Antonio Fittipaldi

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The transactivator protein of human immunodeficiency virus type 1 Tat has the unique property of mediating the delivery of large protein cargoes into the cells when present in the extracellular milieu. Here we show that Tat fusion proteins are internalized by the cells through a temperature-dependent endocytic pathway that originates from cell membrane(More)
Integration of HIV-1 into the human genome, which is catalyzed by the viral protein integrase (IN), preferentially occurs near transcriptionally active genes. Here we show that p300, a cellular acetyltransferase that regulates chromatin conformation through the acetylation of histones, also acetylates IN and controls its activity. We have found that p300(More)
The Tat protein from HIV-1, when fused with heterologous proteins or peptides, can traverse cell membranes. This ability has generated great interest due to potential therapeutic applications. However, the relevant cellular pathway and its dynamics have not been elucidated yet. Here we unravel the intracellular fate of exogenously added Tat fused with green(More)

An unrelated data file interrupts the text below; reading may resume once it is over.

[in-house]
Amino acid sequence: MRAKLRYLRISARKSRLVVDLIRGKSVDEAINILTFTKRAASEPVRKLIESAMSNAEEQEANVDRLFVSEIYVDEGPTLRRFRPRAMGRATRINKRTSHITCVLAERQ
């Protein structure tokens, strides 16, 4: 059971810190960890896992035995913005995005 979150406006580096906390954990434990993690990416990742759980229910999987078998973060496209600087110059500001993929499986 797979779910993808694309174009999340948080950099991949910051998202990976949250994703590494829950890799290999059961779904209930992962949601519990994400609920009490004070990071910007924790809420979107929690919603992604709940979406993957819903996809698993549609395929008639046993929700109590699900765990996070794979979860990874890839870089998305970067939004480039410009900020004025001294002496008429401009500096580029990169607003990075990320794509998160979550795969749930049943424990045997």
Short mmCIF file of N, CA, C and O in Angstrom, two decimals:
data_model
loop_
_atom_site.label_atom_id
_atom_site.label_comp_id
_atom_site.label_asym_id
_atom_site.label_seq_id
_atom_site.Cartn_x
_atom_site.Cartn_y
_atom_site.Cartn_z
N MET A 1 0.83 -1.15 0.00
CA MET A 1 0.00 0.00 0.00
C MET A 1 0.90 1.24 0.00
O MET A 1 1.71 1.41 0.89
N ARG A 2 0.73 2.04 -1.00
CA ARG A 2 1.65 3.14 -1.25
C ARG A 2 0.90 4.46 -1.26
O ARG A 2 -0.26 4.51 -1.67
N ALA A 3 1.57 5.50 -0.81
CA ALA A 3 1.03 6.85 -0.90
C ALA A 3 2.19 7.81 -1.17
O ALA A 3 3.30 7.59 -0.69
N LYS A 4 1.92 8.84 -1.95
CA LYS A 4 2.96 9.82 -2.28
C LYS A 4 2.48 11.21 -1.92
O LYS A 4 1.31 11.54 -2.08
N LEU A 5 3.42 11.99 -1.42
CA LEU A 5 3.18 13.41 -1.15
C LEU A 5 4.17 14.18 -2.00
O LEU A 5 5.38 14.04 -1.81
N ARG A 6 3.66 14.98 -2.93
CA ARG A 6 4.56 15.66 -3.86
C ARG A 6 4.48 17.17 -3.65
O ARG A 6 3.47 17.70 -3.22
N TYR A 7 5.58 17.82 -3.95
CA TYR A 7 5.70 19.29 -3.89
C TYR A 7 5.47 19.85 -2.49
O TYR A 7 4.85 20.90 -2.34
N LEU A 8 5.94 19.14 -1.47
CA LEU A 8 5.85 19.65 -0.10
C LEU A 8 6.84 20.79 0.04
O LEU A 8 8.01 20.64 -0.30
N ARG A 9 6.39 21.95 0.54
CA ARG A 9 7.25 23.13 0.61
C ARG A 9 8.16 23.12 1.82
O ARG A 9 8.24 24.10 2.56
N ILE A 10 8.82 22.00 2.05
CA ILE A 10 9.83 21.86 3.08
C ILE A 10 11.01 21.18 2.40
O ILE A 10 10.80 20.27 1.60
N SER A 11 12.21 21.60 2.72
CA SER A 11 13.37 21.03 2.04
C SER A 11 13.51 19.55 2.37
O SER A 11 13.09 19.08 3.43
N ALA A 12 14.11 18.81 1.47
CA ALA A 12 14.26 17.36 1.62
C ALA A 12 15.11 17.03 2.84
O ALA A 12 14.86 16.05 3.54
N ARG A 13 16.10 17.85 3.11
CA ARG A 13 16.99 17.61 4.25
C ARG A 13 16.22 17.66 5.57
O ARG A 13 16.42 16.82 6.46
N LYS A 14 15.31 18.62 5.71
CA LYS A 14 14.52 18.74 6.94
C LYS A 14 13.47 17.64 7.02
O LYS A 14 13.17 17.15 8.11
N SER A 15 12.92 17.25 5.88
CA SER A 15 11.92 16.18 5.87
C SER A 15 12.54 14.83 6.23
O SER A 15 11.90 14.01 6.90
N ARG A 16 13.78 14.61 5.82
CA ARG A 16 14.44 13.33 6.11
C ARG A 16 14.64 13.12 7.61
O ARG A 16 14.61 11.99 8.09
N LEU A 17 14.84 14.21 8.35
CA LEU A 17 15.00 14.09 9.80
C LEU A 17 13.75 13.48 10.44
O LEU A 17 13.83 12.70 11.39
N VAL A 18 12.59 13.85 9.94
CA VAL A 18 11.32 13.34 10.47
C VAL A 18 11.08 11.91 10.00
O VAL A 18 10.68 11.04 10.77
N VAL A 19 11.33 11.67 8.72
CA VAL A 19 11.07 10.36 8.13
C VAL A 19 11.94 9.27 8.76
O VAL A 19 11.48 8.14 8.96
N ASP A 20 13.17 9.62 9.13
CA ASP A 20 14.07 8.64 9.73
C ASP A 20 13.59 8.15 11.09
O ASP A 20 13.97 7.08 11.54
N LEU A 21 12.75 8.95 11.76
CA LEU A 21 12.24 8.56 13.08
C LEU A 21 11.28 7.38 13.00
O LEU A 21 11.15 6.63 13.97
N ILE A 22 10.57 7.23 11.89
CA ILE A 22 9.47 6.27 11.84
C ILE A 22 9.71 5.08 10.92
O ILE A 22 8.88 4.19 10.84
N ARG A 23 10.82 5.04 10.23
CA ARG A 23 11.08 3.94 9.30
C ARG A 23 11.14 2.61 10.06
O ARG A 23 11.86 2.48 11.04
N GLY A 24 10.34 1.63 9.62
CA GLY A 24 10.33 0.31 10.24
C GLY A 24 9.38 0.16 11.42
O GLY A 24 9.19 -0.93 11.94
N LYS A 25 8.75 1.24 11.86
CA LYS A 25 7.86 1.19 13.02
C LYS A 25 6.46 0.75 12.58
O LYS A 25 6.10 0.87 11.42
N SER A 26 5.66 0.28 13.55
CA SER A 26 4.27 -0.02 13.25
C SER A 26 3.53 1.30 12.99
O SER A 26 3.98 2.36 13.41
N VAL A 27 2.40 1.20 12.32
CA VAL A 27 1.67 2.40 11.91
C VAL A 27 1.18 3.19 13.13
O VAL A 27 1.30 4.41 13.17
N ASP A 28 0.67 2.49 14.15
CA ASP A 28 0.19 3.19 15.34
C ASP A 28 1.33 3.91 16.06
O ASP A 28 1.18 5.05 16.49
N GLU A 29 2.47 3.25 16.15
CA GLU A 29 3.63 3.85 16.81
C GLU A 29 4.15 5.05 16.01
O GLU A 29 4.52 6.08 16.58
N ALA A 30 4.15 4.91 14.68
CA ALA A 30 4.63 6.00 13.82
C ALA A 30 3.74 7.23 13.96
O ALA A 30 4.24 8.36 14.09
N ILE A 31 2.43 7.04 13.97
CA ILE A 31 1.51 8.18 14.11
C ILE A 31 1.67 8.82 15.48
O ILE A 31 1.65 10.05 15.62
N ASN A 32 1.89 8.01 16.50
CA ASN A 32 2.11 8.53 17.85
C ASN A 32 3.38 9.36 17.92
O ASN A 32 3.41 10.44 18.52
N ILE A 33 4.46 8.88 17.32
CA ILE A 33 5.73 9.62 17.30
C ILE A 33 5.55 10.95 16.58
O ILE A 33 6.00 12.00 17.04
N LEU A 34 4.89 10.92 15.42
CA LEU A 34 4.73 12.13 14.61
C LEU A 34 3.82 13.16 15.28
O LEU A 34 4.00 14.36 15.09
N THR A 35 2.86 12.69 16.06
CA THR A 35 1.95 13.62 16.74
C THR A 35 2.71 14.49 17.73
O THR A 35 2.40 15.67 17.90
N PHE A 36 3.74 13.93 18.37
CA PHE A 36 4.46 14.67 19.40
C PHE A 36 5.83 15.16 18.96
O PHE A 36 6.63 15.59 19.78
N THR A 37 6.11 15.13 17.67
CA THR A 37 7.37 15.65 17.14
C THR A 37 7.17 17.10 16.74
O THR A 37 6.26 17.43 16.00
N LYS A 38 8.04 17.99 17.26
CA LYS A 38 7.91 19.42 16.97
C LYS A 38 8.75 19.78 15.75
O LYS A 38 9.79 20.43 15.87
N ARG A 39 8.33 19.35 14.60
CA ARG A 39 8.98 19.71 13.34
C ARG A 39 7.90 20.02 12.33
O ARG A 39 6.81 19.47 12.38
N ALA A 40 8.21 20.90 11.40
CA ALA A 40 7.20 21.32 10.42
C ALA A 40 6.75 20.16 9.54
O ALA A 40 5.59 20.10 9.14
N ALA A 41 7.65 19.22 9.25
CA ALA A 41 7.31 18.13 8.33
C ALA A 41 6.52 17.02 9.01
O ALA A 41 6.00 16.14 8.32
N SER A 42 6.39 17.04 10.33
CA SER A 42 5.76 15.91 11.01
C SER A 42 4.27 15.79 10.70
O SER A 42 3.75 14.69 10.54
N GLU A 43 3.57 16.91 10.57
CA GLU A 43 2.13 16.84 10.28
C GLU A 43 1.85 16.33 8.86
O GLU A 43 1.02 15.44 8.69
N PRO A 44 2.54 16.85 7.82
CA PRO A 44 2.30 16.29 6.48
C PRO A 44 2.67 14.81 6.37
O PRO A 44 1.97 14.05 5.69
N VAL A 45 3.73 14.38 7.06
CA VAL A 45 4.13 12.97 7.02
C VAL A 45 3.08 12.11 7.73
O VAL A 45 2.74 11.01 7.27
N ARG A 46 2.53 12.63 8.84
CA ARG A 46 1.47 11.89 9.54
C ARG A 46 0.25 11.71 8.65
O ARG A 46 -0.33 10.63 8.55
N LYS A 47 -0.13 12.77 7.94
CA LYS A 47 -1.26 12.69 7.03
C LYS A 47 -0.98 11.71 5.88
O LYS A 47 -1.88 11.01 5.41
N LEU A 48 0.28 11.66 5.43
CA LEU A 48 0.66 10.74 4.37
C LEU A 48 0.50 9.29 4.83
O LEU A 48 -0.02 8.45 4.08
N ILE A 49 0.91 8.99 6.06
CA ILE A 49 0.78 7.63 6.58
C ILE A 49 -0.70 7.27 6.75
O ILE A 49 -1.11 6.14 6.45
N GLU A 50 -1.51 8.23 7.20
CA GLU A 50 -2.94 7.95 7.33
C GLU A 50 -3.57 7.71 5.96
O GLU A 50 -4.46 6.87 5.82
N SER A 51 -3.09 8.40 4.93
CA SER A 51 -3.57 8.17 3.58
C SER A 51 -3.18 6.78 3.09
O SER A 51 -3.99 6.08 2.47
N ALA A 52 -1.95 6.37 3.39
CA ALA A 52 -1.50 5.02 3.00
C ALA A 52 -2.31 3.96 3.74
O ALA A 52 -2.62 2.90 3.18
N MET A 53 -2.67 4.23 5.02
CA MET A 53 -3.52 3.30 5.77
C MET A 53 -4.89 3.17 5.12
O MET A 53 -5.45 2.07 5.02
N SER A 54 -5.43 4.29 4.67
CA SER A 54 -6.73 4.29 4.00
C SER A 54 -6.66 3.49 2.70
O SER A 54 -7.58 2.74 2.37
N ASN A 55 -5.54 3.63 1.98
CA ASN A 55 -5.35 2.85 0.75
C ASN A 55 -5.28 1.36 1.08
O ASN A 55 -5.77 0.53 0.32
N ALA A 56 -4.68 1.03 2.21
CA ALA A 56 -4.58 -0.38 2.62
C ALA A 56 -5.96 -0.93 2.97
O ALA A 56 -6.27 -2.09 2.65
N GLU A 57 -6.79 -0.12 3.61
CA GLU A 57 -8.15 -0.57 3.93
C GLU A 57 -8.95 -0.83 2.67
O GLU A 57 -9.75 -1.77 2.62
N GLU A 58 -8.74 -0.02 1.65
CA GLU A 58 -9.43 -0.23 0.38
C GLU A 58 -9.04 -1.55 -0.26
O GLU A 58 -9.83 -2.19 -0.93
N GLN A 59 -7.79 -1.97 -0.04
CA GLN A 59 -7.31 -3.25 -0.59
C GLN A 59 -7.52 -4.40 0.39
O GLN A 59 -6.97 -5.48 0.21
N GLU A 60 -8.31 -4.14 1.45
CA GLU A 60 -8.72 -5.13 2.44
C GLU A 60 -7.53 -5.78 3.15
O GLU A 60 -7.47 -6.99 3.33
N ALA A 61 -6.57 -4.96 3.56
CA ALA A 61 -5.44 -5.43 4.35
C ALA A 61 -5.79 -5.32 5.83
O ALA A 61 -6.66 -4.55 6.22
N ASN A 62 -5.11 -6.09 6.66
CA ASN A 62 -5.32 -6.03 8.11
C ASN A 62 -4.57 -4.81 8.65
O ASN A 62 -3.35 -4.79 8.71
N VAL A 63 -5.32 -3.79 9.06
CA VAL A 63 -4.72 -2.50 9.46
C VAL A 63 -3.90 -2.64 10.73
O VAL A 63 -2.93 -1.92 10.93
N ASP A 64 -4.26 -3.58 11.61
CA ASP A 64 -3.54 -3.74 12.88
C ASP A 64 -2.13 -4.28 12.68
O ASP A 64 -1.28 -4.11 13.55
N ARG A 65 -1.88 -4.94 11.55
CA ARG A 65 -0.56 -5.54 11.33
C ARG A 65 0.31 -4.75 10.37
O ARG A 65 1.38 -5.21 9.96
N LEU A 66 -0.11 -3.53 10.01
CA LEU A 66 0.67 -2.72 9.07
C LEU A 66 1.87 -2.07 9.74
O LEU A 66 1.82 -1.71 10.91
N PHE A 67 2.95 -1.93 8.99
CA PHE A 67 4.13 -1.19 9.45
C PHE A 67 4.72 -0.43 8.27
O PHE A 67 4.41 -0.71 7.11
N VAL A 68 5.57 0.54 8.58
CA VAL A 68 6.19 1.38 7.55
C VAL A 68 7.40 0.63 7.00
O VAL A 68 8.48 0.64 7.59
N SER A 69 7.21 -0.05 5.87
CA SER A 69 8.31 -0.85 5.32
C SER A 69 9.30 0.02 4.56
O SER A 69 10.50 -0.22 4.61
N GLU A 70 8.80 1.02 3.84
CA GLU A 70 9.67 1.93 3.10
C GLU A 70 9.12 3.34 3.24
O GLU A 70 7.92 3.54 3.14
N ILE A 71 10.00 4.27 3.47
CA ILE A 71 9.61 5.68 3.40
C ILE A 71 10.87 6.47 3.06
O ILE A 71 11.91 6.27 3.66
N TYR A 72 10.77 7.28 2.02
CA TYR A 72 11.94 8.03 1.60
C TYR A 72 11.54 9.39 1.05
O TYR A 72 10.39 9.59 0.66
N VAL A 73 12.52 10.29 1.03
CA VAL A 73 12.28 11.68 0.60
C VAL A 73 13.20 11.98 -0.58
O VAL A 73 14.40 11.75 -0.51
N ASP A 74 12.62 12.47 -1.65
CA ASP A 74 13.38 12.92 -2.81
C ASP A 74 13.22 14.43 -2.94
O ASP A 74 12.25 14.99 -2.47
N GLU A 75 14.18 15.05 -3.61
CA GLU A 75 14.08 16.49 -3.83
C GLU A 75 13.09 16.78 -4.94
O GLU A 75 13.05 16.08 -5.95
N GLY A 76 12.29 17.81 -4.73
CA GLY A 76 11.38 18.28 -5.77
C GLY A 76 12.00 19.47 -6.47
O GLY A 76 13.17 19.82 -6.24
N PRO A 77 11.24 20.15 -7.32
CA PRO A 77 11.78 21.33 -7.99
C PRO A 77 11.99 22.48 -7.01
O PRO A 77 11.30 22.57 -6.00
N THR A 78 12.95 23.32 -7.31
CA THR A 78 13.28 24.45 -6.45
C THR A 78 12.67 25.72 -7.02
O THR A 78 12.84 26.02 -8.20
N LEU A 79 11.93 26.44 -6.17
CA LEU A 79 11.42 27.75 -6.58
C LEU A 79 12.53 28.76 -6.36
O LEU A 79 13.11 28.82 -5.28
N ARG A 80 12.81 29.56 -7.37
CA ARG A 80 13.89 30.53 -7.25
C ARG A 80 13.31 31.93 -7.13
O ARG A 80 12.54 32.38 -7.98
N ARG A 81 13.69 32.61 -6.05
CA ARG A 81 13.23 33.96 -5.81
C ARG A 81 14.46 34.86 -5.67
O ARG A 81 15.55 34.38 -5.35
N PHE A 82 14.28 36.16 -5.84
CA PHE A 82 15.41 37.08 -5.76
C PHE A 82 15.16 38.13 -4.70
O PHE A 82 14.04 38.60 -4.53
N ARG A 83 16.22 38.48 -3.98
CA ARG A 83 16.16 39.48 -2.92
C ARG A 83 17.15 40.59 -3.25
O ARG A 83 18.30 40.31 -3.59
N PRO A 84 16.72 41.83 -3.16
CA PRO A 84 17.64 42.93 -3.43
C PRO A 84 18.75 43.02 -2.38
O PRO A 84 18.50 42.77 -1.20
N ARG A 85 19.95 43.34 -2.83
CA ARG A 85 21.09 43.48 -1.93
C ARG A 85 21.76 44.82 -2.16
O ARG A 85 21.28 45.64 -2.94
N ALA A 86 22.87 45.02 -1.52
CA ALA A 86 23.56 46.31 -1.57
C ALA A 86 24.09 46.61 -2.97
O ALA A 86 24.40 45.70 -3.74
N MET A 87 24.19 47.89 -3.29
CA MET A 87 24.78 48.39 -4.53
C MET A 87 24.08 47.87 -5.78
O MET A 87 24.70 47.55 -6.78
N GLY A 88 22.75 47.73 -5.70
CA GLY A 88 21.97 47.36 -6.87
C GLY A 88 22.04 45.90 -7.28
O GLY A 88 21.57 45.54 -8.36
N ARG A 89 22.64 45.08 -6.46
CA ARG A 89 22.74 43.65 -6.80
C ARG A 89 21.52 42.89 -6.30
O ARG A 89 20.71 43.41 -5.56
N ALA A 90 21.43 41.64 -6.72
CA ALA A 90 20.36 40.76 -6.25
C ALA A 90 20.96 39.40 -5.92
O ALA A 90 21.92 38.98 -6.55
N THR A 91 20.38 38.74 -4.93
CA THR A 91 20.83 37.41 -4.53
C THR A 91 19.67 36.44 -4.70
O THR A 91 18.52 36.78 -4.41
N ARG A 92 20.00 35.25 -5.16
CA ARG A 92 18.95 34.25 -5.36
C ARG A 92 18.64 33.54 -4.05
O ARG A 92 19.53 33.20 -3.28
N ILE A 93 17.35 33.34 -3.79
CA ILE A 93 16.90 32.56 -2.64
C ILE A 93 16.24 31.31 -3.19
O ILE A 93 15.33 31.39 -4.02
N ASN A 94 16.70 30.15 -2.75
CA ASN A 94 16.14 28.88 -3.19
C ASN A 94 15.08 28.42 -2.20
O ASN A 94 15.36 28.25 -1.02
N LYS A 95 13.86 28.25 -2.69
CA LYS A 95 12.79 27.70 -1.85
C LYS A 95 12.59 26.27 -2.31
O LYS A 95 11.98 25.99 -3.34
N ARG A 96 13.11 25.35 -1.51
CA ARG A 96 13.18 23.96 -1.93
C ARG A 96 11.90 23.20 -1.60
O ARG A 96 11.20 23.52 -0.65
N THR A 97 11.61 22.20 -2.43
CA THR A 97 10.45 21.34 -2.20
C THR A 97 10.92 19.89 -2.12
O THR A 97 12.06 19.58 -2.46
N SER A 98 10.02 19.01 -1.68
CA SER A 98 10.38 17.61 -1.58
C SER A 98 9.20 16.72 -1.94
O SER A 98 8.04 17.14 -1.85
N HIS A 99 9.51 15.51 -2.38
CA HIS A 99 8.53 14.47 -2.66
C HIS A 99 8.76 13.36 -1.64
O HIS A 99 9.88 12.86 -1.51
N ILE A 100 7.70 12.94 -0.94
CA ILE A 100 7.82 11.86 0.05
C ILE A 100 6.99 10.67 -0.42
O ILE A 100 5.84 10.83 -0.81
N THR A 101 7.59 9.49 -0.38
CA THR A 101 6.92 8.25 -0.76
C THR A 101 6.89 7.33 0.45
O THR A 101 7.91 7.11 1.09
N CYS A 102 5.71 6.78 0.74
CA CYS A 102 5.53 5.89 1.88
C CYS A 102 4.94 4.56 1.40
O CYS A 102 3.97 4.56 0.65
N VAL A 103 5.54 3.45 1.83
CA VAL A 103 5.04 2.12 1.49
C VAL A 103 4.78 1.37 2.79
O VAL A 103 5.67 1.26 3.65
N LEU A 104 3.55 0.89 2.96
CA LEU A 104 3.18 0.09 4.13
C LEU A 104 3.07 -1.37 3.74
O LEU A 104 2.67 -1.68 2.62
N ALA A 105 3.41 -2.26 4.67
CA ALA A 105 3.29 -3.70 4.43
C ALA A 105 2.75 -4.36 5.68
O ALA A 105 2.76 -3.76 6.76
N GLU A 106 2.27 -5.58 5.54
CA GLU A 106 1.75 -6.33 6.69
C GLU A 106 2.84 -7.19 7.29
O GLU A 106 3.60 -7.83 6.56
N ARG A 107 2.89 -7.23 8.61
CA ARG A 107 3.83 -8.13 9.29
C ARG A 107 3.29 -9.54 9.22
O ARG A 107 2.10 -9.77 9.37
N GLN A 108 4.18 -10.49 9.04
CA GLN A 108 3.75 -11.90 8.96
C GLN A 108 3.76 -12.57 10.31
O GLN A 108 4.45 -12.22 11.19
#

The Tat protein of HIV-1 is a powerful transactivator of gene expression. By interacting with a structured RNA sequence at the 5' end of the viral mRNA, it promotes the remodeling of chromatin and the recruitment of processive RNA polymerase complexes at the viral promoter. In addition to these transcriptional functions, a short amino acid motif, highly(More)
The modulation of cellular endothelial permeability is a desirable goal for targeted delivery of labels and therapeutic macromolecules; the underlying mechanisms, however, remains poorly understood. Here, we hypothesize that a higher endothelial permeability may result as an outcome of selective enhancement of caveolar endocytosis by ultrasound (US), in the(More)
Short peptide sequences that are able to transport molecules across the cell membrane have been developed as tools for intracellular delivery of therapeutic molecules. This work describes a novel family of cell-penetrating peptides named Vectocell peptides [also termed DPVs (Diatos peptide vectors)]. These peptides, originating from human heparin binding(More)
Besides its essential role in the activation of HIV-1 gene expression, the viral Tat protein has the unusual property of trafficking in and out of cells. In contrast to Tat internalization, the mechanism involved in extracellular Tat release has so far remained elusive. Here we show that Tat secretion occurs through a Golgi-independent pathway requiring(More)
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